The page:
Uncertain future



Although only the earliest outlines of President Donald Trump’s proposed federal budget have been released so far, one thing is evident. Should all the proposed cuts in nondefense programs and agencies become law, life as we know it in Down East Maine will be very different.

Though some believe that residents of the far eastern fringes of the country live independent of Washington, D.C., the reality is just the opposite, especially on Mount Desert Island. Federal spending, federal policies and federal oversight are tightly interwoven with our lives.

While tourism is a major factor in our economy here on MDI, a more reliable flow of economic vitality stems from construction projects, direct grants to researchers and for operations at The Jackson Laboratory and the MDI Biological Laboratory via the National Institute of Health (NIH). NIH grants also fund scientific research around the country, research that depends on mice produced and sold by The Jackson Lab. Fewer mouse sales equal less lab revenue.

Also targeted is the essential air services program that subsidizes regional air carriers such as Cape Air to provide year-round service to smaller airports in Maine, like the Hancock County-Bar Harbor Airport in Trenton. While vacationers are able to come to and go from other airports, the value of that convenient connection to Boston for business travelers, and people traveling to and from the research labs, should not be underestimated.

A proposed $1.2 billion reduction in funding also is proposed for the U.S. Coast Guard. It is still too early to tell what that might mean for the search-and-rescue services and aids to navigation on which area lobstermen and recreational boaters depend.

Budget reductions for the National Oceanic and Atmospheric Administration could affect the accuracy of weather forecasts.

The U.S. Department of the Interior, which includes the National Park Service and Acadia National Park, already is subject to a hiring freeze. Budget cuts are proposed there, including a reduction of payments in lieu of taxes to towns containing vast tracts of NPS land. With less money from the park, local towns would have to cover any such shortfalls by cutting back on local spending or raising property taxes on residents and businesses.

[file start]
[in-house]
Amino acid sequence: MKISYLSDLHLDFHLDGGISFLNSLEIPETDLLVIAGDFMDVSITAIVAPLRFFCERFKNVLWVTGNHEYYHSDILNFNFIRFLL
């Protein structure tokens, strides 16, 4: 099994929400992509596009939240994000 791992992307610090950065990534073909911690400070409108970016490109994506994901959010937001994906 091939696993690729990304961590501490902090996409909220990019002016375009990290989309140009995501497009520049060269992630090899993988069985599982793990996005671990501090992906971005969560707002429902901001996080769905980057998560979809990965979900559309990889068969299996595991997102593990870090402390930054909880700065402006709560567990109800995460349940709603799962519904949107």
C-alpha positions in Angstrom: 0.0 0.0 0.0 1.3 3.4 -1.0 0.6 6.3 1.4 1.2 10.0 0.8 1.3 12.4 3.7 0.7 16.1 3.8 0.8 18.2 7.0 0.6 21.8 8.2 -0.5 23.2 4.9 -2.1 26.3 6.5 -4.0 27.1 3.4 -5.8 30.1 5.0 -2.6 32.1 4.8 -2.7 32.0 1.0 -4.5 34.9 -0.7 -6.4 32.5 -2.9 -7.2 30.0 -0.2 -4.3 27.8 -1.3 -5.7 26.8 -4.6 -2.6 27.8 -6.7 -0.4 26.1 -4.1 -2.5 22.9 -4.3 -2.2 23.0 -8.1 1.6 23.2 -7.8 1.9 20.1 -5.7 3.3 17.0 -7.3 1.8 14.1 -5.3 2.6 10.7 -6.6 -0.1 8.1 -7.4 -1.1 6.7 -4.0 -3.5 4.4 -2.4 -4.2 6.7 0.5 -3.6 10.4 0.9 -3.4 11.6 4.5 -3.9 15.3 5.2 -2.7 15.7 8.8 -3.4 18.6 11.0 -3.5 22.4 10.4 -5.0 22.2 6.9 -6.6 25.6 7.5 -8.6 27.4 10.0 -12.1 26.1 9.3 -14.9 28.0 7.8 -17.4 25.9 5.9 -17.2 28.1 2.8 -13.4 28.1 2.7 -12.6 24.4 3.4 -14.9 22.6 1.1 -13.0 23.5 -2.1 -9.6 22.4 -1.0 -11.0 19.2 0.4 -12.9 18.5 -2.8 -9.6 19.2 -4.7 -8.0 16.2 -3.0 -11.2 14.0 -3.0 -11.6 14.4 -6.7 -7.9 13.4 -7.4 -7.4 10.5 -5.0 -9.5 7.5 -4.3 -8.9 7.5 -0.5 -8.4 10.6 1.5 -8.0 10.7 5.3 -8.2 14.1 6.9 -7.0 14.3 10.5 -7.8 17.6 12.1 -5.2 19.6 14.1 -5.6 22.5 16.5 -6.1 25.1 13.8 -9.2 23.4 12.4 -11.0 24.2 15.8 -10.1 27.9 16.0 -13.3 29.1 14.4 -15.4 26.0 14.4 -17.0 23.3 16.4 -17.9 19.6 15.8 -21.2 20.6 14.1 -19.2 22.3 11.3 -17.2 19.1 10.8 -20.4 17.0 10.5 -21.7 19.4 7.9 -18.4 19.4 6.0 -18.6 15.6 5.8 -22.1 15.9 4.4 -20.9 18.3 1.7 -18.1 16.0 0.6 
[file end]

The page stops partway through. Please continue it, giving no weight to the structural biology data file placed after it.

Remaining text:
For those of lesser means, the Low-Income Home Energy Assistance Program (LIHEAP), which last year provided $40 million to needy Mainers for heating oil and electricity, also is facing the chopping block. Local organizations already participating in that effort lack the resources to fund the entirety. While local residents might help make up the shortfall, that kind of money cannot be raised just through bake sales.

The current swirl of debate in Washington, D.C., over health care reform doesn’t concern just the individual cost for health insurance. It also holds the keys to whether or not the Mount Desert Island Hospital will be able to continue the same level of services in its present form.

Federal subsidies for school lunch or breakfast programs for students leaving home hungry will hit those least able to make up the difference. Area food pantries and hunger programs, already struggling to keep up with the need, will be pressed even harder.

Though the projected cut for the Meals on Wheels programs for senior citizens and shut-ins might not catastrophic, supporters worry they could lead eventually to the disintegration of that valuable service.

Proposed reductions in work study funds will make it even more difficult for middle-class kids to attend Husson, the University of Maine, College of the Atlantic, or Bates, Bowdoin and Colby. The proposed elimination of the National Endowment of the Arts and funding for Public Broadcasting and similar programs will have deep impacts on area libraries and on the availability of noncommercial television and radio programming.

After all this, if you think tourism is safe, think again. Potential changes in immigration policy hold great risk for the continued operation of the H2B Visa programs that so many local hotels, inns and restaurants need to ensure enough workers to meet the demands of that growing industry.

While short on details, this original budget proposal suggests a major departure from currently funded programs. Nothing will be done, of course, without congressional approval. These early proposals become bargaining chips, to be modified substantially before final votes are taken.

Maine’s congressional delegation will be seriously challenged in the months ahead, joining their peers in deciding how best to invest the country’s resources wisely and fairly, while protecting our people and our way of life.

Sen. Susan Collins (R)

172 Russell Senate Office Bldg.

Washington, DC 20510

202-224-2523

www.collins.senate.gov

(Send email through website)

Bangor office:

202 Harlow St., Room 204

Bangor, ME 04402

945-0417

 

Sen. Angus King

188 Russell Senate Office Bldg.

Washington, DC 20510

(202) 224-5344

www.king.senate.gov

(Send email through website)

Bangor office:

202 Harlow St., Suite 214

Bangor, ME 04401

945-0432

 

Rep. Bruce Poliquin (R)

U.S. House of Representatives

426 Cannon House Office Bldg.

Washington, DC 20515

(202) 225-6306

poliquin.house.gov

(Send email through website)

Bangor office:

6 State St., Suite 101

Bangor, ME 04401

942-0583

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